Even more unbelievable, in fact, is that it’s the Marlins who are pushing the Heat to ESPN2.
Several parking garages surround the new park, but we think better of this strategy. Maybe not such a good idea on a dry run with a packed house and thinking better of it, we opt to head on over to Magic City Casino to hitch a ride. For $5, you can park and ride in an air-conditioned tour bus and arrive, rock star style, at the foot of the new stadium.
Architecturally, it reminds one of the American Airlines Arena – sleek, modern, turbine of a wave crest spun into the ground with soaring glass and promenades. The atmosphere is one only South Florida could provide, luscious percussion and horns thumping to the steamy Latin-inspired beats that are all too familiar to the area. This is an event, you are being told, no punches pulled here. It doesn’t feel contrived, but you do realize that you are being persuaded to join the party. You are compelled, drawn in, seduced. With a slender finger and a wag, you proceed up to the gate, hand over your glossy ticket, get scanned and admitted. You are handed a shiny new lanyard to put your ticket in, for safe keeping, and off you go ascending the stair case or escalators up to the promenade.
Immediately you feel out of place because, in years’ past when you attended a Marlins game, you felt really out of place. You were watching baseball in a football stadium. Now, you can’t take your eyes off the game as you can literally see the field from every nook and cranny while waiting in line for beer, peanuts, and cracker jack. And there were lines.
Once you get to your seat, there is another surprise awaiting you which will make a huge difference for baseball fans here in Miami – you are actually oriented towards home plate. At Joe Robbie/Sun Life/Landshark, you had to screw your neck to get a glimpse of the game as all of the lines were meant for football, not baseball. Not so at the new park where everyone is facing home plate where indeed, all the action of the game is centered.
The atmosphere is very colorful, yet subdued. The drab green wall runs the length of the outfield and mirrors the color of the grass. Yet soaring above the left center field area is the much discussed Red Grooms commission. The very essence of the piece is compelling – it is a multimedia spin, literally, on the event of a home run for the south Florida fans of the Miami Marlins. There are mechanized flamingos and marlins which spin around almost like straight out of some kind of county fair shooting game. Take aim, boys, it screams, daring anyone to take on the challenge of enlivening the crowd with one swing of the bat. Now you can quite literally shake the place.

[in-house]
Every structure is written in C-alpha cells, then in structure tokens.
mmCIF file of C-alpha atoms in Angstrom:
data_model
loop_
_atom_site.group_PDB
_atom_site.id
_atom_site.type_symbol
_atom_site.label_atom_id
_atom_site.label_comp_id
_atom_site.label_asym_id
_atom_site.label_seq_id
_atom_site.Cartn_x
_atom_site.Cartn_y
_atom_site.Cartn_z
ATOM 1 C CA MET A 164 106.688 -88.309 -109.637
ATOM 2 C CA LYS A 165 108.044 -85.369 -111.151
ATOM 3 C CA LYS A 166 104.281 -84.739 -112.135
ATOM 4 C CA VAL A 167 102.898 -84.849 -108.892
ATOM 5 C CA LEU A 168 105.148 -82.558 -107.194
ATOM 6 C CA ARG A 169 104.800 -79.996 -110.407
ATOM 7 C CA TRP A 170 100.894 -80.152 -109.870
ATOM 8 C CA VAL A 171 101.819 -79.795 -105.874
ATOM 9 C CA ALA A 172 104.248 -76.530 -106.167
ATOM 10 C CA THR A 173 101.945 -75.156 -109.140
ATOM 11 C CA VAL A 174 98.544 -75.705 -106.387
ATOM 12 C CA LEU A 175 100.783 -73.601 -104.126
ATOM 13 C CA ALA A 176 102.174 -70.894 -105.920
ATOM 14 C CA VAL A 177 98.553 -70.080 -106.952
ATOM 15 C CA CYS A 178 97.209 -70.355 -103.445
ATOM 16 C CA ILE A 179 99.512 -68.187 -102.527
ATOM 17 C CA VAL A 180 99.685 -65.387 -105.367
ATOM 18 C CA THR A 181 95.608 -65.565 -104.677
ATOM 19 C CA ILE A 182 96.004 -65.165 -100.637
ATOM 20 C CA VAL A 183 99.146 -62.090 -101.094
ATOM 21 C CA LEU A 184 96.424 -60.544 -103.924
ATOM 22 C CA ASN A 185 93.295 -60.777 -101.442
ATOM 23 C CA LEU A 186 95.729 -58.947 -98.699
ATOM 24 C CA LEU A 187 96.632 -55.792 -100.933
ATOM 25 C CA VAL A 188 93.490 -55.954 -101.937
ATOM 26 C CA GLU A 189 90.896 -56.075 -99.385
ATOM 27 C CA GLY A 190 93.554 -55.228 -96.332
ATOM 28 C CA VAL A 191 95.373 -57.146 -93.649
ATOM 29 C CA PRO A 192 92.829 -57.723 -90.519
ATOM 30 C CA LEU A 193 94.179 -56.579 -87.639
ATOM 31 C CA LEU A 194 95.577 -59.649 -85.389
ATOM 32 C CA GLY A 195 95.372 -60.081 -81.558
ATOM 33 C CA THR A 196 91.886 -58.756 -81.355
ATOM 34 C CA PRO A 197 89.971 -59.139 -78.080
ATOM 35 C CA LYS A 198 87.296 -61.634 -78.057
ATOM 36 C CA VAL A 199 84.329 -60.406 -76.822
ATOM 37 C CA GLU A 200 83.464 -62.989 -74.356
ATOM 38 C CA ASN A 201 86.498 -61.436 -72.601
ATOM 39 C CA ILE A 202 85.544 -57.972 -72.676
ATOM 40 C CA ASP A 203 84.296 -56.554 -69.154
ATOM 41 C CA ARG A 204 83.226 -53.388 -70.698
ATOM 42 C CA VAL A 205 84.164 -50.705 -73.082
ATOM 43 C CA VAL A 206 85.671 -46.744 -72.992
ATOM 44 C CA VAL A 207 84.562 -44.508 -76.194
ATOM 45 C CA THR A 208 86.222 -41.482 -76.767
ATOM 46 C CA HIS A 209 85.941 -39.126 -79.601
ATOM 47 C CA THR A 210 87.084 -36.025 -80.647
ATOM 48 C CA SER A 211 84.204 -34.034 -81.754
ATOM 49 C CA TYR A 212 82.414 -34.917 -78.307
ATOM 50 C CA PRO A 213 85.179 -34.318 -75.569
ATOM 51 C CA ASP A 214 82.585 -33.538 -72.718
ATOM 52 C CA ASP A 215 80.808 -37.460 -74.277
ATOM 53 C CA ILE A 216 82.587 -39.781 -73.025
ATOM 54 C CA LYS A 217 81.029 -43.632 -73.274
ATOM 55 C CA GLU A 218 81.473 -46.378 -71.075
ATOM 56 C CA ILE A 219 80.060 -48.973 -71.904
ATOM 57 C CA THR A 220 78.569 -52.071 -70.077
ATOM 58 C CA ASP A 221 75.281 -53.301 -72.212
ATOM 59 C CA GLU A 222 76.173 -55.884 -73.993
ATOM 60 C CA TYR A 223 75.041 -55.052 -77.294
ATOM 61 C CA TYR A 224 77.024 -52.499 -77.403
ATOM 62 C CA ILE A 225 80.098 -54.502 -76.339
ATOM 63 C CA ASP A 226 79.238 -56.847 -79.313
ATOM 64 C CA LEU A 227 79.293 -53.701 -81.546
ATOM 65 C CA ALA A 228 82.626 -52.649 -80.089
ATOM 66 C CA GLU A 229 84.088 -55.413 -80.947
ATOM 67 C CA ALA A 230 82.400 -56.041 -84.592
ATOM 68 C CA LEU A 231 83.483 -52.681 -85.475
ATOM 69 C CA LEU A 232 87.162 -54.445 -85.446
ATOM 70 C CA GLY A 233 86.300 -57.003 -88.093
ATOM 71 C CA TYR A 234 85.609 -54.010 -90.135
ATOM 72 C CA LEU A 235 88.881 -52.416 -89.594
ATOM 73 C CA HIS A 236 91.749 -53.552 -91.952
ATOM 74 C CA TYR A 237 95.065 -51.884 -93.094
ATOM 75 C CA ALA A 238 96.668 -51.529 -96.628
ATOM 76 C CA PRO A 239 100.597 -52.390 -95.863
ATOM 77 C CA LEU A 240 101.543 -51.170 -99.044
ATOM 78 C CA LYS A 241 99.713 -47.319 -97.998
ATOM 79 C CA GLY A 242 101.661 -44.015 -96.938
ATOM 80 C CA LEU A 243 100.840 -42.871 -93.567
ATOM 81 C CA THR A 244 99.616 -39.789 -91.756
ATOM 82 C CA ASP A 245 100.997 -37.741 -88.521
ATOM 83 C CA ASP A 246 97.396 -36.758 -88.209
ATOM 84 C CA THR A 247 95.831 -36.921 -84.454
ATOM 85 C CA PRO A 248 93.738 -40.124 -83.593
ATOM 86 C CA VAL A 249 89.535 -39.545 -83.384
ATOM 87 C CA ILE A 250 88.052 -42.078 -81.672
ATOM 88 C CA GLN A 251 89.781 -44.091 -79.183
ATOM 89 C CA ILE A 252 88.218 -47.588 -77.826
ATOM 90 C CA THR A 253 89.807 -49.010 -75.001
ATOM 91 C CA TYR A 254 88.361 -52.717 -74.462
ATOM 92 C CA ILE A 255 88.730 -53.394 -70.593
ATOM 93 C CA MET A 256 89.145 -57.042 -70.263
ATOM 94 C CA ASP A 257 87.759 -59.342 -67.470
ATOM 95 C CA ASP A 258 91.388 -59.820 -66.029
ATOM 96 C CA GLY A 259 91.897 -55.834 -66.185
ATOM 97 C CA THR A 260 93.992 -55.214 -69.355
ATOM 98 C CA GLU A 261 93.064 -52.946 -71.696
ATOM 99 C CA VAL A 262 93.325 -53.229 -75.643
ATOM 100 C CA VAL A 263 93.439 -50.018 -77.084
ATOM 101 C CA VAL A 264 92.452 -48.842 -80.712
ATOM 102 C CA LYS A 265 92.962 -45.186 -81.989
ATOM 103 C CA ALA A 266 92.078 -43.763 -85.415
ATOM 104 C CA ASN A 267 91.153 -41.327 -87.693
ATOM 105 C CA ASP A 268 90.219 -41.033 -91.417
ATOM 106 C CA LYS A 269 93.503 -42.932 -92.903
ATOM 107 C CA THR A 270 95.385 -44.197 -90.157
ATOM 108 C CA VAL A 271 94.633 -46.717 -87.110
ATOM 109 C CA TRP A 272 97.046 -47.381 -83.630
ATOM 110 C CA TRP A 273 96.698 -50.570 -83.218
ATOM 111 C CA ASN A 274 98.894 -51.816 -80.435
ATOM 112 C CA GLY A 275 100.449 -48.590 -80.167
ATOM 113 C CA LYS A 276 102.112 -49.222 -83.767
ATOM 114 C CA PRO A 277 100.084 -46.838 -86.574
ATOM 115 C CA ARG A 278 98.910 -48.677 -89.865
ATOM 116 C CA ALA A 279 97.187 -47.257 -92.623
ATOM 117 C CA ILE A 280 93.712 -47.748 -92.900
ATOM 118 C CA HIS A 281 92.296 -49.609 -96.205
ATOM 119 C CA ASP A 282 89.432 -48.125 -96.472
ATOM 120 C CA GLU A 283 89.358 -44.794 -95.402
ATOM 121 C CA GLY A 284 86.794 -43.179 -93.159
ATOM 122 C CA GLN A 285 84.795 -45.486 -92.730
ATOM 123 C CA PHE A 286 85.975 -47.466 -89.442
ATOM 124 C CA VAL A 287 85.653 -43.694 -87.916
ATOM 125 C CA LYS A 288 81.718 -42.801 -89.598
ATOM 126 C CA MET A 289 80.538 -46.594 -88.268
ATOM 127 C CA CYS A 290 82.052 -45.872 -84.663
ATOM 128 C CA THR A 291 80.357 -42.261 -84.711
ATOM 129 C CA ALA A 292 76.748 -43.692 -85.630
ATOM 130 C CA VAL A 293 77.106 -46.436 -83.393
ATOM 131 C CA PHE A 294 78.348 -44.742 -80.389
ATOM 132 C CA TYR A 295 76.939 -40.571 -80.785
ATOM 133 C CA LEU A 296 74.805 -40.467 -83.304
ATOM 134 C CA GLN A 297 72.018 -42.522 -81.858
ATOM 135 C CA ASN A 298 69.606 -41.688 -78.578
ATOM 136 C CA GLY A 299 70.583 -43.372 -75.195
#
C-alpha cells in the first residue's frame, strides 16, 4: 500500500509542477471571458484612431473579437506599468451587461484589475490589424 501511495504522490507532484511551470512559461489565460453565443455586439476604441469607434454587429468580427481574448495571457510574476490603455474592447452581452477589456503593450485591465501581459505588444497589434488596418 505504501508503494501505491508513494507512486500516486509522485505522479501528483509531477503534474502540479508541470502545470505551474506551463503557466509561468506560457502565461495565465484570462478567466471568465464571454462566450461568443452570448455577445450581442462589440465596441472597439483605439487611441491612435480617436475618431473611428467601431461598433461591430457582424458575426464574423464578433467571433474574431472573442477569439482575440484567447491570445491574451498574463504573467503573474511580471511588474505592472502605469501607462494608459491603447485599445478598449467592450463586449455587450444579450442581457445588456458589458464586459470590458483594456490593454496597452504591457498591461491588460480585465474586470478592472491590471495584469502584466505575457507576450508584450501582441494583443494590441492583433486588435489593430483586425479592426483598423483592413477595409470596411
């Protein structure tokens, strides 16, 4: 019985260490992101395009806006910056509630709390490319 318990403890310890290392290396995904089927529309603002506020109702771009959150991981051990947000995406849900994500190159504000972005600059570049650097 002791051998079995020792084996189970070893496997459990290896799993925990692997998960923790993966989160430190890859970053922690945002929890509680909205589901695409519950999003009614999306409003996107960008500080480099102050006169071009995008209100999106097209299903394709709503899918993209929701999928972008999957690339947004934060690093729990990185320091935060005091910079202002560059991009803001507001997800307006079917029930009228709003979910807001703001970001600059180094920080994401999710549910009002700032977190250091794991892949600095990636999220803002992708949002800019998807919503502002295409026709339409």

Then there’s the roof. The very heart of this issue about baseball in south Florida. This one simple feature will redefine the market and make Miami a baseball haven. Or so the hope is. What’s the big deal, after all? The ancient Romans had retractable roof technology – they hired sailors to unfurl sails over the crowds gathered at the Coliseum to witness gladiator blood sport. Why shouldn’t we, us advanced civilized folk, have anything less? Now we do and the roof was pealed back in about 10 minutes. Complete with fireworks and a flyover, the 8 tons of concrete and steel revealed the sky to the crowd in dramatic fashion.
There was a game to be played, too. In fact, in some ways, it was a relief to get to it – to sort through all of the celebrations and pre-game hype. The Marlins were doing more than just playing a game, they were setting a tone. No, they were invoking a call for a new tradition in Miami, a new rite of summer that will begin with the rolling back of the ceiling to show us the sky. An interior blessed with the art of modern masters to help us see things in new ways. The team, the game, all seem to be less the focus and a bit more of the ingredients. The purist will rue the interchanges between innings with dance teams, loud music, cutaways on the jumbotron, and racing sea life around the outfield wall. Yet this is where things are – a soup to be stirred and enjoyed by a diverse community. Some will come for the baseball, some will come as a curiosity, some will come for the event. All will leave impacted and that is what this ownership team is hoping for – new life into the heart of the city. The football past has given way to a baseball renaissance.
The Braves ended their epic fail season by losing to the Phillies today while watching the Cardinals sail past them to grab the NL Wildcard on the final day of the season. The Cardinals were only 8.5 games in back of the Braves as of September 5th.